Peer relationships, most typically association with procriminal peers, were assessed in five of the studies mostly from youth and/or caregiver reports. Some studies found no significant differences in the association with delinquent peers between Multisystemic Therapy and comparison groups (e.g., Butler et al. 2011; Sundell et al. 2008) while others reported favorable treatment effects. This included Henggeler et al. (2009b) who reported that the scores for “Bad Friends” for Multisystemic Therapy participants decreased significantly more over time than for usual services (p < 0.05). Borduin et al. (2009) also reported favorable treatment effects for both the parent and teacher composite measure and adolescent report of emotional bonding and social maturity for the Multisystemic Therapy group. Asscher et al. (2014) found significant between group differences on increased contact with prosocial peers in favor of Multisystemic Therapy but not decreased affiliation with deviant peers.
Education was the area least considered and was assessed by only three studies involving information about grades, suspensions and attendance (Borduin et al. 2009; Sundell et al. 2008; Weiss et al. 2013). In the alternative education sample, no treatment effects were found on the Teacher externalizing scale, school grades or days suspended (Weiss et al. 2013). Borduin et al. (2009) reported a significant effect for parent and teacher report of grades in favor of Multisystemic Therapy. Lastly, Löfholm et al. (2009) reported no treatment effect for school attendance.
After Multisystemic Therapy
The vast majority of the studies provided no information regarding aftercare services. Only Sundell et al. (2008) reported that at the 7 month follow-up; two-thirds (66%) of Multisystemic Therapy adolescents were still receiving services and 39% had been re-referred for investigations resulting in new services. This was similar to the comparison group. At the 24 month follow-up, a third of the Multisystemic Therapy group was still receiving services (Löfholm et al. 2009).
The current study aimed to investigate the evidence for Multisystemic Therapy, which is an intensive family and community based intervention for young people aged 10–17 years old who are at high risk of offending behavior and/or out-of-home placement. Multisystemic Therapy is currently delivered worldwide across 16 countries and is a recommended intervention for the prevention of serious adolescent offending by a number of governmental departments including the Office of Juvenile Justice and Delinquency Prevention, United States Department of Justice and the National Institute of Clinical Excellence, Department of Health in the United Kingdom. It might be supposed, therefore, that the effectiveness of Multisystemic Therapy has been consistently empirically demonstrated. However, the most recent independent systematic review found inconclusive evidence for the program’s effectiveness in comparison to other services (Littell et al. 2005).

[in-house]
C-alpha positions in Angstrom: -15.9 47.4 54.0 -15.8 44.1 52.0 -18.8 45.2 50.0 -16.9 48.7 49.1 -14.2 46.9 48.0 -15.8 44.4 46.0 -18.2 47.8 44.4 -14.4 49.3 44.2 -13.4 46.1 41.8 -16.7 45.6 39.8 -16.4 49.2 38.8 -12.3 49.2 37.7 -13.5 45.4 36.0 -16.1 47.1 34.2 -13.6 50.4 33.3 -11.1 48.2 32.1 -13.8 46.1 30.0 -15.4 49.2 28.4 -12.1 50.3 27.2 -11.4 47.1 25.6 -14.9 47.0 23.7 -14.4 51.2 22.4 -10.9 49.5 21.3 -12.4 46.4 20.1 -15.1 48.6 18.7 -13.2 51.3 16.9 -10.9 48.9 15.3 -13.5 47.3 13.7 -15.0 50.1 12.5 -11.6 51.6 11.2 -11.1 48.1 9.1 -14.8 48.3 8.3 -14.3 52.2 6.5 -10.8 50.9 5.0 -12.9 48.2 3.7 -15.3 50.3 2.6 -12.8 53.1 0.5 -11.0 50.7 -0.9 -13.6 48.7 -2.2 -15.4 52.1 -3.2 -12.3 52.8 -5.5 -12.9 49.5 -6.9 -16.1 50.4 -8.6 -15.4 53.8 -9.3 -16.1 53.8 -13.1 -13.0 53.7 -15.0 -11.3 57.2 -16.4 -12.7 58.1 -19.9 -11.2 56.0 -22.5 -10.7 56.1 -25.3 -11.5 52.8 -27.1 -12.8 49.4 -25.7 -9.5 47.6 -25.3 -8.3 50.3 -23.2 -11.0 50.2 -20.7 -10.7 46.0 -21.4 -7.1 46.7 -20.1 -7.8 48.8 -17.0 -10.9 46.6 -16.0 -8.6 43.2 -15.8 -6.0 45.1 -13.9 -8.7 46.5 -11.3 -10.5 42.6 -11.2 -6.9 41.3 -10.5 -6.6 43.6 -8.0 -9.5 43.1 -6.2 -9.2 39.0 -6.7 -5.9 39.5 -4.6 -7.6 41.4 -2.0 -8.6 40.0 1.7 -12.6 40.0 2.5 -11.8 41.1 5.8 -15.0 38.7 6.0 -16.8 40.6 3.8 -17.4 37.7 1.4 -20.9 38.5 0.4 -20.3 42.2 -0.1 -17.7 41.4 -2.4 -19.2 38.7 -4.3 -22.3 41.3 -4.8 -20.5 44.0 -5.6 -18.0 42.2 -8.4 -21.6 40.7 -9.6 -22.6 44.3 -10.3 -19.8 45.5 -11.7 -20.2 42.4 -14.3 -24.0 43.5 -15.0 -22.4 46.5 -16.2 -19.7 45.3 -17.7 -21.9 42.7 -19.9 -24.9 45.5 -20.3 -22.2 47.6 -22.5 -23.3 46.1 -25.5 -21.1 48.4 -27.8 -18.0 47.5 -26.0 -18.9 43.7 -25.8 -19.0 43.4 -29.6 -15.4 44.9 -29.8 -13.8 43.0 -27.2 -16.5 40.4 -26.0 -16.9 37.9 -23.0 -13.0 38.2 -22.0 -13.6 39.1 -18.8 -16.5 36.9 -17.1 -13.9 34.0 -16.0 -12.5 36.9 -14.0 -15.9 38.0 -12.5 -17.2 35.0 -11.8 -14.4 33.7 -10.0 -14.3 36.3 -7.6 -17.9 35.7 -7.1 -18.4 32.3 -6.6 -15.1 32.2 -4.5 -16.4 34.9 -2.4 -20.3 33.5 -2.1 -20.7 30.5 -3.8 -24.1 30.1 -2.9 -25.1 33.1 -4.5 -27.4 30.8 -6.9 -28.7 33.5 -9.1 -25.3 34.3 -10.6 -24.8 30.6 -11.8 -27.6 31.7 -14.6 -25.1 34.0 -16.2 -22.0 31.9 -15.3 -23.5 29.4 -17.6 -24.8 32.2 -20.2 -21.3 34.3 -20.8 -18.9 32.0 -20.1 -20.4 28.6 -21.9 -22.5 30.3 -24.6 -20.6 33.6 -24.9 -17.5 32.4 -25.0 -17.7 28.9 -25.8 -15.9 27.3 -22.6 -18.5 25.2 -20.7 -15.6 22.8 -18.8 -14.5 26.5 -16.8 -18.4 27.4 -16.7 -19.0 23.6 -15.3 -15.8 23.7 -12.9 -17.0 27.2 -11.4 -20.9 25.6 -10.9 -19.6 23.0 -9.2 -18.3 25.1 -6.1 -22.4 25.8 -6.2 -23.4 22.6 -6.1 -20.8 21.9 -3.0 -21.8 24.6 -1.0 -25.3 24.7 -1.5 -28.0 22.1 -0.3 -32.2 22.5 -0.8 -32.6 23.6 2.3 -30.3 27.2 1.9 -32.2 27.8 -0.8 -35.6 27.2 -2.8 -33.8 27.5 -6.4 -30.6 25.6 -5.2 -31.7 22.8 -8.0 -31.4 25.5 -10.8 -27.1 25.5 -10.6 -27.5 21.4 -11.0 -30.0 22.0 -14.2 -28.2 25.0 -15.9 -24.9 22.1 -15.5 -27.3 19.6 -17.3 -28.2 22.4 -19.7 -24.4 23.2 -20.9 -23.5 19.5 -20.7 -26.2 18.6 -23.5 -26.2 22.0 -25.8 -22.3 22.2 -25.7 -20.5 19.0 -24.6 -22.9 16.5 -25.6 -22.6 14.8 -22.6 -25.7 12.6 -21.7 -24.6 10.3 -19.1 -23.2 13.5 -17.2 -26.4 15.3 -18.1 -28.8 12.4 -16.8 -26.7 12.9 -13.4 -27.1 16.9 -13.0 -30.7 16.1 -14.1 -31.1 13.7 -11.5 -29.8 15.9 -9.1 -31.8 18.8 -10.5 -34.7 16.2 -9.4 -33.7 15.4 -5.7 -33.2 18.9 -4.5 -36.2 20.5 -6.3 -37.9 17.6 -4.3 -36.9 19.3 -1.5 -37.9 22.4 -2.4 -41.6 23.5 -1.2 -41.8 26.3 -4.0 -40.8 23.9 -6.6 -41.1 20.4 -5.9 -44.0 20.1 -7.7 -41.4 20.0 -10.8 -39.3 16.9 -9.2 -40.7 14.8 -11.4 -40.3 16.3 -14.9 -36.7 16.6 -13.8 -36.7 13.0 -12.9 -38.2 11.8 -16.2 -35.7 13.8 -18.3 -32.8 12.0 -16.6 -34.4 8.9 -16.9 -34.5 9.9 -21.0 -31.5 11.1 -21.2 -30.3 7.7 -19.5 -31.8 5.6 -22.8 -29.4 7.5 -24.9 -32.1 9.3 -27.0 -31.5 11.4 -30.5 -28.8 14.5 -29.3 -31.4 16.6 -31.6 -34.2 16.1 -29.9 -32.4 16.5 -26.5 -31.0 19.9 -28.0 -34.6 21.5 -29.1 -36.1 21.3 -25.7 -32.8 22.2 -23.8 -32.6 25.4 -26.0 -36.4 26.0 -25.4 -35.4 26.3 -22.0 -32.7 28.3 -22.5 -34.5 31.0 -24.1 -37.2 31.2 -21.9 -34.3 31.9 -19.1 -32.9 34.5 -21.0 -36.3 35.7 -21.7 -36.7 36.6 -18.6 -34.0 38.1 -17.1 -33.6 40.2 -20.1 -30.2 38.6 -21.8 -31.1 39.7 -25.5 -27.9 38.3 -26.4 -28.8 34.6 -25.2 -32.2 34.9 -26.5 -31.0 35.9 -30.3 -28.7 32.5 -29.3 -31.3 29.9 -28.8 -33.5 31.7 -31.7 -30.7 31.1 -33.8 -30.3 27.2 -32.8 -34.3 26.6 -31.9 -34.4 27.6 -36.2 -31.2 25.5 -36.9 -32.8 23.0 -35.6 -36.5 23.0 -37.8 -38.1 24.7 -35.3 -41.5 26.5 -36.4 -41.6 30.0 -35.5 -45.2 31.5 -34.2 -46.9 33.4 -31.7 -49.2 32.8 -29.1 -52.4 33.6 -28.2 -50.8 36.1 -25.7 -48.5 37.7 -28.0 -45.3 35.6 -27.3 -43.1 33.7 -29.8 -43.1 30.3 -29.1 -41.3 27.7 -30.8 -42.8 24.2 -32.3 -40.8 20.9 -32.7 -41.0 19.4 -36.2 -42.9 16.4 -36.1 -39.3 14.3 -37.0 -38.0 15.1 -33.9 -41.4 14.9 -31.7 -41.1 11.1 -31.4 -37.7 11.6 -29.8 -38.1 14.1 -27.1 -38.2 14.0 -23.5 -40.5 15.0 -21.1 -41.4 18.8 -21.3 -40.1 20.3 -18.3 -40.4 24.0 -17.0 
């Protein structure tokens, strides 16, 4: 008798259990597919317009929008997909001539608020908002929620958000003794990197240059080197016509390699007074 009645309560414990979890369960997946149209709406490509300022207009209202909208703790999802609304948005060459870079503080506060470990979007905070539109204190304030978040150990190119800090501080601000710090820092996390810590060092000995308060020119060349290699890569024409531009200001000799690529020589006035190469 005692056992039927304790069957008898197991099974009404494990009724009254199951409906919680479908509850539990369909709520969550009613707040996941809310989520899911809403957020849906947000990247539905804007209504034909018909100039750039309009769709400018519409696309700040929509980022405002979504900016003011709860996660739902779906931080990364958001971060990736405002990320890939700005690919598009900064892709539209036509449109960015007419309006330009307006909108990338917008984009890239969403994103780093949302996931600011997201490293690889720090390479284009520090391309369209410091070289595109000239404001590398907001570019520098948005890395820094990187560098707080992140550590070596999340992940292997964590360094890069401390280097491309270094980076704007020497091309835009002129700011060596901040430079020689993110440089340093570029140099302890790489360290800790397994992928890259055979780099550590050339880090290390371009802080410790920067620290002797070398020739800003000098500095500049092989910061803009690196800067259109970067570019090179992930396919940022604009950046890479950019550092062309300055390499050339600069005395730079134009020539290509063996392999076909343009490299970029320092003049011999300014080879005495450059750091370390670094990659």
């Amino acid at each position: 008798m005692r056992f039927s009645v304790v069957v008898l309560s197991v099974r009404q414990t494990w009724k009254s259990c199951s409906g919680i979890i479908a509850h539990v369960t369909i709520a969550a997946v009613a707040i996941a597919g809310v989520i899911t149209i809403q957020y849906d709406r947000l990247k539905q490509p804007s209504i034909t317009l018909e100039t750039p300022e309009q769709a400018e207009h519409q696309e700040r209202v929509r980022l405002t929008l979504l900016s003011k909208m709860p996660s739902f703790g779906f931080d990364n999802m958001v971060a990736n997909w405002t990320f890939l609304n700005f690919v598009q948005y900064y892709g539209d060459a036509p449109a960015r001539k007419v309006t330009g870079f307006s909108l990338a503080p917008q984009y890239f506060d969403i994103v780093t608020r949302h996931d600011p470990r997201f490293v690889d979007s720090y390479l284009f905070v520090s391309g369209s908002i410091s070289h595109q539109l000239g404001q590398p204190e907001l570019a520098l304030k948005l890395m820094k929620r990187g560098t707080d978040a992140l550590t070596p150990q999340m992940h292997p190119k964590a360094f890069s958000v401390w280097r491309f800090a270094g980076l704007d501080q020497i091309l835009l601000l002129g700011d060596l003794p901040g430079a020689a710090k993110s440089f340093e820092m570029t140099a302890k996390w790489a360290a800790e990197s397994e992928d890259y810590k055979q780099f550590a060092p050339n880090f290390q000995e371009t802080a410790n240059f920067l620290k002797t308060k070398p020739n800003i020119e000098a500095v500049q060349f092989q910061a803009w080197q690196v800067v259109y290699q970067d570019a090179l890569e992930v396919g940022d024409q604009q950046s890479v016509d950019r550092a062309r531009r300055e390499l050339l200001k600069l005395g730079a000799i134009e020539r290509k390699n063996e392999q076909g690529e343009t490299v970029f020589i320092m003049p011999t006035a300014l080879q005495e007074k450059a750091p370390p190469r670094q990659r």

The systematic review undertaken by Littell et al. (2005) included trials conducted over 10 years ago, almost all of which had involvement from the program developers in the United States. An updated review of the evidence was therefore considered pertinent, particularly in light of the probable increase in both international and independent research. Developing understanding of interventions that effectively reduce persistent patterns of antisocial behavior among adolescents continues to be an ongoing priority in delinquency prevention policy. The current study, therefore, aimed to identify the highest quality and most recently conducted experimental studies to determine whether Multisystemic Therapy was more effective than treatment as usual/no treatment in addressing both primary and secondary outcomes. The findings of the 11 independent samples (3 updates and 9 new trials) will be discussed in the context of previous research and arranged by program type.
Multisystemic Therapy: Standard
Six new randomized control trials and two updates to previous trials have been conducted to evaluate the effectiveness of Multisystemic Therapy adding to the previous five randomized control trials (four published, one unpublished) reported by Littell et al. (2005). The six most recent studies were all conducted in real world settings with community practitioners, by research teams not associated with the original developers (excluding Glisson et al. 2010 where the second author is on the Board of Directors). Multisystemic Therapy has now been evaluated in six countries (America, Canada, Netherlands, Norway, Sweden and the United Kingdom) potentially increasing the external validity of findings.
International research is not, however, without challenges. There continues to be debate about the level of adaptation needed to transport Multisystemic Therapy to local contexts and systems (Ogden et al. 2009; Kiddy 2014). Furthermore, the interpretation of findings is complicated by the social, cultural and ethnic factors that are unique to a particular country and influence comparative “usual services” for managing adolescents with antisocial behavior (Epping-Jordan 2004). Aggregating findings can mask real differences in contributing contextual factors. In both the Netherlands and Sweden; adolescents (up to 20 years of age) with antisocial behavior are primarily managed through the child welfare system. Services frequently adopt an in-home and family orientated therapeutic approach. By contrast, out-of-home placements are often the primary intervention in America where young offenders are managed through the justice system. Whilst the legal system in the United Kingdom is potentially more comparable to the United States, placement in secure settings is limited to those most serious young offenders and youth offending services deliver a comprehensive package of support to target those individual and system factors that put an adolescent at risk of (re)offending and build upon protective factors.